Taken from the following:
Anonymous, “Siege of Minorca, 1756 By an Officer who was Present at the Siege.” Minutes of Proceedings of the Royal Artillery Institution, Vol. XX, 1893, pp. 537–544, 555–565.
Though the Garrison of Minorca had for several Months before been informed of the preparations the French were making at Toulon, and the adjacent Towns in the South of France, it was not till this night that all were fully convinced the Armament was intended against Minorca.
About 10 o’clock at night the Packet came in, the Captain of her, Mr. Hope Jun brought the first certain account that the French Fleet were sailed, having been in company with them about a Day without being taken notice of.
The Officer of the Town Guard Lieut. Inglish, was sent for about 12 o’clock at night by Col Jefferys and desired to walk about the Streets and observe if any of the Inhabitants were moving; he returned and acquainted him upon his second visiting the Town that they had got notice of the account brought, for that the whole were stirring; he was told he might look upon this as an alarm and open his orders, which he did; and in pursuance thereof put his Guard under Arms, and sent to the Serjeant of the Quay Guard, and likewise to the Serjeant of St Stephens; who was to march out by St Stephens Cove, to open their orders; upon which these three Guards dividing themselves so as to form a Chain of Sentries along the Line wall from St Stephens cove to the Quay, and in five Minutes were so posted, that neither man nor beast could escape their notice.
April 17th. The French Fleet appeared off Fornelle, consisting of 12 Sail of Men of War, and a vast number of Transports; and the Company of Col Rich’s Regiment Quartered there marched for St. Philips; the Guards were augmented, the Town Guard to 60 men, a Captain at Marlborough Fort, a Subaltern at the principal Barriers, a Subaltern at St Stephens, and a Subaltern at the Royal Battery; and everybody prepared to go in to the Castle.
April 18th. Early this morning the French Fleet appeared in sight of Ciudadella, on which the five Companies of Col Rich’s with two Field Pieces marched for St Philips. In the afternoon the French began their Disembarkation at, and near to Ciudadella. Major Cunningham went out with a Party of Pioneers who with a party of Col Rich’s commanded by Lieut. Kennedy, endeavoured to destroy the Road; they were covered by a Captain’s Command from Mahon, and returned to St. Philip’s Castle at night.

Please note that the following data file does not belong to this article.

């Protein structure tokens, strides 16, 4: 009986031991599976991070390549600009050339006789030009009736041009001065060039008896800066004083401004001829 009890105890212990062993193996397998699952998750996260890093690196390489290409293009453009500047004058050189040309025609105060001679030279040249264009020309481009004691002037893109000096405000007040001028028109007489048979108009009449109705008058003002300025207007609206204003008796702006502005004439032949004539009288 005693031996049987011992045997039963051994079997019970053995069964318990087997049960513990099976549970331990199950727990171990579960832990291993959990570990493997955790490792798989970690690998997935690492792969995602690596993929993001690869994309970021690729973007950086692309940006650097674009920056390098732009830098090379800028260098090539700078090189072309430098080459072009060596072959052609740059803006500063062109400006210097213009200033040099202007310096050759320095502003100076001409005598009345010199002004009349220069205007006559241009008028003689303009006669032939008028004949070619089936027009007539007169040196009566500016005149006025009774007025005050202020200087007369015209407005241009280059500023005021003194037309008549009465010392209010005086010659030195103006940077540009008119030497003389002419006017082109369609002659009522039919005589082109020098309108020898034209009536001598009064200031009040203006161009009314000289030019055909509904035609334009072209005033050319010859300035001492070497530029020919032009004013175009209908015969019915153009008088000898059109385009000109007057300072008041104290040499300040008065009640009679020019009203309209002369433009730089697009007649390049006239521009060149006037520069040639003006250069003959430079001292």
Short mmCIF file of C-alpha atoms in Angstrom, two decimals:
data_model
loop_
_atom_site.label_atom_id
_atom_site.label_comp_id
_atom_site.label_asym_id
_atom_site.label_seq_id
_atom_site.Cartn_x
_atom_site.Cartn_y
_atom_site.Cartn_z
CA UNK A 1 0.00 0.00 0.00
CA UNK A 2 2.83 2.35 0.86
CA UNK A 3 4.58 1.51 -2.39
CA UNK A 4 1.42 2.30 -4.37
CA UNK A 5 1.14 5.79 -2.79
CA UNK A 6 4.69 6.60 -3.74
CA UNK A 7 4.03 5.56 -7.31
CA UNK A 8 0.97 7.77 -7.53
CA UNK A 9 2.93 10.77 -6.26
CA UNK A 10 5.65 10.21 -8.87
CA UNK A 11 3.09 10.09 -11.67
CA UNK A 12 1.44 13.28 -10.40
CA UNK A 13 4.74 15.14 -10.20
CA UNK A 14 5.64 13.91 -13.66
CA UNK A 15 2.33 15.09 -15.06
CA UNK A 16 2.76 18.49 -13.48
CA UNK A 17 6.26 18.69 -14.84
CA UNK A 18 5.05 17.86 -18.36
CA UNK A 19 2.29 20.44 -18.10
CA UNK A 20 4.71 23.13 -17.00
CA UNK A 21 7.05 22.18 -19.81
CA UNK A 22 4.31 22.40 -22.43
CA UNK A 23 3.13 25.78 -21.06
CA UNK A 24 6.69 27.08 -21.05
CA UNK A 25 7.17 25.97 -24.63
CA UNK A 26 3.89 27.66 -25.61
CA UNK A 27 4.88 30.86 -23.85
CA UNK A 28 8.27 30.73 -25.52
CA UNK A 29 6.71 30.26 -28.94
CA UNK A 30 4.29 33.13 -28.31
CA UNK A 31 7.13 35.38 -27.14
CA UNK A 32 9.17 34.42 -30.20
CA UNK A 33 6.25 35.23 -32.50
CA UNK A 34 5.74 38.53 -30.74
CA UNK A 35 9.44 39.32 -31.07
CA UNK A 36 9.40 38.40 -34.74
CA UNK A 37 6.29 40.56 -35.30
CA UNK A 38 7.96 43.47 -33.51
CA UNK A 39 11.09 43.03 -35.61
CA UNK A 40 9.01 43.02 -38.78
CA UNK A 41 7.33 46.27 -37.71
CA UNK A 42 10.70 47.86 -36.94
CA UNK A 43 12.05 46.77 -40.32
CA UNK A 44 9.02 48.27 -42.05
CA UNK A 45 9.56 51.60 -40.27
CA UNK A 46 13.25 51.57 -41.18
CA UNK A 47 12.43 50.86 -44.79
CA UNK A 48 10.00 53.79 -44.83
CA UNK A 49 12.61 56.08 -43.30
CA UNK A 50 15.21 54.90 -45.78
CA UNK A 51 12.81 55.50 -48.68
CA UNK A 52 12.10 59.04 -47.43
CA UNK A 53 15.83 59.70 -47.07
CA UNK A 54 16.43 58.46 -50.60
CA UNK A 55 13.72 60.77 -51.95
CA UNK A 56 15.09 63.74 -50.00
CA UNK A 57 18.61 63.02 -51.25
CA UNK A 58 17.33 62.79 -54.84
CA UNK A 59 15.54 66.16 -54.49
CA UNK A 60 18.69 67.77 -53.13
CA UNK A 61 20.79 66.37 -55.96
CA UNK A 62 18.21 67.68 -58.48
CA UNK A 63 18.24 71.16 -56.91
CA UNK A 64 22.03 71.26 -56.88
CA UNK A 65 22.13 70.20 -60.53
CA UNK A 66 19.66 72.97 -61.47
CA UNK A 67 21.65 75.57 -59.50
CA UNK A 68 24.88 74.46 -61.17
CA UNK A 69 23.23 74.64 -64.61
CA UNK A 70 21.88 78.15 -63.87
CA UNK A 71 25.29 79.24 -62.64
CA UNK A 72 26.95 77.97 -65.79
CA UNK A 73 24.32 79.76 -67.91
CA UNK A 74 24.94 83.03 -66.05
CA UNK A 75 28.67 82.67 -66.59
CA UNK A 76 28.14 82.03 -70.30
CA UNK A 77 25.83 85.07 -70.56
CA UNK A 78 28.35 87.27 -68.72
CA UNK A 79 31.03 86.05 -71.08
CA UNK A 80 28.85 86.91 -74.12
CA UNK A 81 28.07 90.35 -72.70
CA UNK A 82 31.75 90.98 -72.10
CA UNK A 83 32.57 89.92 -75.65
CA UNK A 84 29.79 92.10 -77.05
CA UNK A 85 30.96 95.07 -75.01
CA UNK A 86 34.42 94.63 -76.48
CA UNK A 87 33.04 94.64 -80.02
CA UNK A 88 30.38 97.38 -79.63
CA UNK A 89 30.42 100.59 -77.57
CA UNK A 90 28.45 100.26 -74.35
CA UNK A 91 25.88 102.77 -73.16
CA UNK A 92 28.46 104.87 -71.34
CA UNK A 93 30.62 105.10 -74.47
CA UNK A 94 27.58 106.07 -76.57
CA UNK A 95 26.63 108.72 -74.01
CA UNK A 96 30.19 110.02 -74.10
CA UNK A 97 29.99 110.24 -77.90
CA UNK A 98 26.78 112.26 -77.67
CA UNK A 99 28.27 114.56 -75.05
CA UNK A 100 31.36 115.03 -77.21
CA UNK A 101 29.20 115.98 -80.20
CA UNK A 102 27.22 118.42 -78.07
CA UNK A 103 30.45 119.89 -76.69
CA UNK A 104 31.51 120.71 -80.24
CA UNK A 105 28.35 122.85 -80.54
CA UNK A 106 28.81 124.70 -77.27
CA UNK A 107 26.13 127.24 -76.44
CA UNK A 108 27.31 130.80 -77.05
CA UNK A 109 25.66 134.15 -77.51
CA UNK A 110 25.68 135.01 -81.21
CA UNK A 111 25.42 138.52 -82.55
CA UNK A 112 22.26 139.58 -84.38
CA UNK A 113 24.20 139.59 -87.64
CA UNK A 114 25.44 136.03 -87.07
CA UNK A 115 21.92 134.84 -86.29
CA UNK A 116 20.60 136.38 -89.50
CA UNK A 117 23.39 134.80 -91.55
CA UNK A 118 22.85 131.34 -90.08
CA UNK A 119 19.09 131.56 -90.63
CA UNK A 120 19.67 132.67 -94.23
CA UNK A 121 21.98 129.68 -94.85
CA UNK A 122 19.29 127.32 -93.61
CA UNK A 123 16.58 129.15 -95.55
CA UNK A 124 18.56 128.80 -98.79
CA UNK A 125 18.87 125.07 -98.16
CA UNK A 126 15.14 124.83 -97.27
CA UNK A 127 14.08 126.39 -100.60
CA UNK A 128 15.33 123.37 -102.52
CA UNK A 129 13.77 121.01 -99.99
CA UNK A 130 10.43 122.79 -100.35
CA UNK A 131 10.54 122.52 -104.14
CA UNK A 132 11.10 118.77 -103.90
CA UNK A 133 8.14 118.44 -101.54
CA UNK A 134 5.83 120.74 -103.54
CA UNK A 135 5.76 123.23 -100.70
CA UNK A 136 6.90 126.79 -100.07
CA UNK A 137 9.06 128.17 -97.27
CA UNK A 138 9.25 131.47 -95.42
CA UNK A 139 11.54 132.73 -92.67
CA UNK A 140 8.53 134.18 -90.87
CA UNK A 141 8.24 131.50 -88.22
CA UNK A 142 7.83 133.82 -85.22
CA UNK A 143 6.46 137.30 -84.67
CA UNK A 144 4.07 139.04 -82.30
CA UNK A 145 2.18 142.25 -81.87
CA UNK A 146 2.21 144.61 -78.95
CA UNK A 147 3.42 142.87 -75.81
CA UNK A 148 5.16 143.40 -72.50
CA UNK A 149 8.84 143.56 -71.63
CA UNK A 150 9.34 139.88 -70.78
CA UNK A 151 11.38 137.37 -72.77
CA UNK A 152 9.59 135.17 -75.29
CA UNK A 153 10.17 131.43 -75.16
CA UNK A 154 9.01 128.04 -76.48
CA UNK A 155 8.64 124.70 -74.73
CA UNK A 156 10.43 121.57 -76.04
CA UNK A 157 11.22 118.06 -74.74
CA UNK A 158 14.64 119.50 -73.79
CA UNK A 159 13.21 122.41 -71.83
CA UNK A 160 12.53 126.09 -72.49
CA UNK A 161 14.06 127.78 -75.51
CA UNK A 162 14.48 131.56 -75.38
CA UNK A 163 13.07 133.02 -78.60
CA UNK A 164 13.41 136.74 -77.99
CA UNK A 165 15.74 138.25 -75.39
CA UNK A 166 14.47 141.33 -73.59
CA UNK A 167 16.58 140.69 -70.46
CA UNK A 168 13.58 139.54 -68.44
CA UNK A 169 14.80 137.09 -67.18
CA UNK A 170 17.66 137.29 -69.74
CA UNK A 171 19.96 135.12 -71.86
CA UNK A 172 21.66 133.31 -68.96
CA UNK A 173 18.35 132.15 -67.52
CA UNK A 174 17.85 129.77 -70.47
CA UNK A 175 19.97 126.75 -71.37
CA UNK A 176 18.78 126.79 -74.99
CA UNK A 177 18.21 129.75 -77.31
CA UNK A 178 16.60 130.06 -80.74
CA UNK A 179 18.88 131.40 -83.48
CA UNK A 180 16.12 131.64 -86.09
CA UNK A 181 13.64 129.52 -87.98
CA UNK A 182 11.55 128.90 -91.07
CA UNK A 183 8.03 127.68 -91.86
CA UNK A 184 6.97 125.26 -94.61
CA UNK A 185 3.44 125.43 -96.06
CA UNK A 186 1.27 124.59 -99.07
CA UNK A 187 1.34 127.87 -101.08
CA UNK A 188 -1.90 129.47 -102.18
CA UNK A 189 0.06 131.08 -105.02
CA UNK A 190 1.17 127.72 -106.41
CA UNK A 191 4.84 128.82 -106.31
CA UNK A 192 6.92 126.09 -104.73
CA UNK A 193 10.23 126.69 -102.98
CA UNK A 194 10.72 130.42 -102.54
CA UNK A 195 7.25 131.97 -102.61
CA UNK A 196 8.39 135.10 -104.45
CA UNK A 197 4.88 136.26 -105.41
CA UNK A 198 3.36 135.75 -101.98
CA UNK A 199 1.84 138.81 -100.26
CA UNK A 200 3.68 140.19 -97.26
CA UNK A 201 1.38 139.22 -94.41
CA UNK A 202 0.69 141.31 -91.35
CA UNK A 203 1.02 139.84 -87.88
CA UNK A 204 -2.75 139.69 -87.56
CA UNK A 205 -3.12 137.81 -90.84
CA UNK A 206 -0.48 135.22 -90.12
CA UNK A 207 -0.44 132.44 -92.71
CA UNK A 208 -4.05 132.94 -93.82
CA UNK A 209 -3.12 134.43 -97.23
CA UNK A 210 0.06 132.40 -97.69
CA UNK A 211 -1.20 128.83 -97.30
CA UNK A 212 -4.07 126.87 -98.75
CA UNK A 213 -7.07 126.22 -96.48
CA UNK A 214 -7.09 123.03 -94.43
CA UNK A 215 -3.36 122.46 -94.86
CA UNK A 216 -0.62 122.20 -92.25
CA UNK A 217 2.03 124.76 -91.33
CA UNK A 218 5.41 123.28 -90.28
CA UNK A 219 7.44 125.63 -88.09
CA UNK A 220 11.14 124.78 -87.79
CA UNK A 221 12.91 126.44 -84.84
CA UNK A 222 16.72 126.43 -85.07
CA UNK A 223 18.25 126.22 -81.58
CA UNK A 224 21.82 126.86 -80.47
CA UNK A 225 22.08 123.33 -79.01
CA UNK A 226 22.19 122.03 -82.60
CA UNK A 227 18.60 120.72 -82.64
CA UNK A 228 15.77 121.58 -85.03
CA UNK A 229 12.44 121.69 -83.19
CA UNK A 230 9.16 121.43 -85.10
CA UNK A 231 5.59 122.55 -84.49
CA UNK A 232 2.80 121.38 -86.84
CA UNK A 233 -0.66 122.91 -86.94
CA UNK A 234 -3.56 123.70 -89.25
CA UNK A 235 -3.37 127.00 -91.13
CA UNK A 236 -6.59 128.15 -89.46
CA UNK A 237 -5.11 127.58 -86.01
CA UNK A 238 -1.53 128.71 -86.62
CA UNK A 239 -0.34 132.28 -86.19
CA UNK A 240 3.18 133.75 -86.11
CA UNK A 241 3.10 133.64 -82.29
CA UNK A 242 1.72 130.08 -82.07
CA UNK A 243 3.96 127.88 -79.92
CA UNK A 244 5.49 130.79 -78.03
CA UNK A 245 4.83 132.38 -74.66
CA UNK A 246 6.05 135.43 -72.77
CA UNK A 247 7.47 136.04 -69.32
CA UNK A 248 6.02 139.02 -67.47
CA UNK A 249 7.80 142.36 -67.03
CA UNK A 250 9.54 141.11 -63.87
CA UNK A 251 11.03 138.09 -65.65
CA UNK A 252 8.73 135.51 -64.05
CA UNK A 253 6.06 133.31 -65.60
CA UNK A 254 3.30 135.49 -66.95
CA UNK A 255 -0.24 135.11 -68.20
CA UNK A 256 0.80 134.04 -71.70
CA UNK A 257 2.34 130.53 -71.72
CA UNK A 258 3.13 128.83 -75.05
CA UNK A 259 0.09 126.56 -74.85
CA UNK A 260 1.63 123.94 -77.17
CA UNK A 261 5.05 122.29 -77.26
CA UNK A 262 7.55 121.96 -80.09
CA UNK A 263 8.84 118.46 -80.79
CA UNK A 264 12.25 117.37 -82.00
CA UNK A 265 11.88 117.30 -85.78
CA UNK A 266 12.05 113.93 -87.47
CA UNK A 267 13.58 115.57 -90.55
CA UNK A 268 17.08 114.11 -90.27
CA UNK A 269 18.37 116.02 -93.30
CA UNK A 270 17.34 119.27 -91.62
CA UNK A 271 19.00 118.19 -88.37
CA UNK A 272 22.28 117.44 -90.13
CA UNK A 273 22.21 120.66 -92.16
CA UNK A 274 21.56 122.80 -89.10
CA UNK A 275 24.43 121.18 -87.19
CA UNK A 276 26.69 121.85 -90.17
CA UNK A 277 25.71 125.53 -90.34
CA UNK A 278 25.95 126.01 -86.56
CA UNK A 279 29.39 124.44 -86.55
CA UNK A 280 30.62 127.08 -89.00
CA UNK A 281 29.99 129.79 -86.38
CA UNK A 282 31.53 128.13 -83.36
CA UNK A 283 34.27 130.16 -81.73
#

April 19th. A Field Officer’s Party was left at Mahon, and Col Cornwall’s Regiment quartered there marched in to the Castle; as did also the Regiment quartered in the Town of St Philips.
April 20th. A mine was sprung under the Friary hill at Mahon to destroy tho Road; a Captain’s command was sent to English Cove, and another to middle mount to cover tho retreat of the Field Officer’s party at Mahon; which marched in the Evening bringing with them 3 Spaniards taken in the Streets, the rest having fled and secured themselves. The French came, this night to Alaor. Commodore Edgecombe in the Deptford, and Captain Lloyd in the Chesterfield sailed.
April 21st. The Princess Louisa, Captain Noel, the Portland, Captain Baird, and the Dolphin with 30 men under the Command of Lieut. O’Hara, sailed out of the harbour ; Captain Scroope with the rest of the Dolphin’s Crew were left behind to strengthen the Garrison as were likewise all the Marines under the command of Capt Mason and two Lieuts, with a Detachment from Gibraltar that was on board the Deptford, commanded by Lieut. Devoisrie; It is said that Capt Baird was very much for the men of War remaining to reinforce the Garrison, which had no other addition but what we have mentioned above, some Greeks and a very few Spaniards. This day the Enemy appeared on this side Mahon. A part of the Garrison was employed in bringing in empty Wine Casks from the Town, and in destroying tho Fascine Battery that was erected at the Quay; to defend the entrance of the harbour.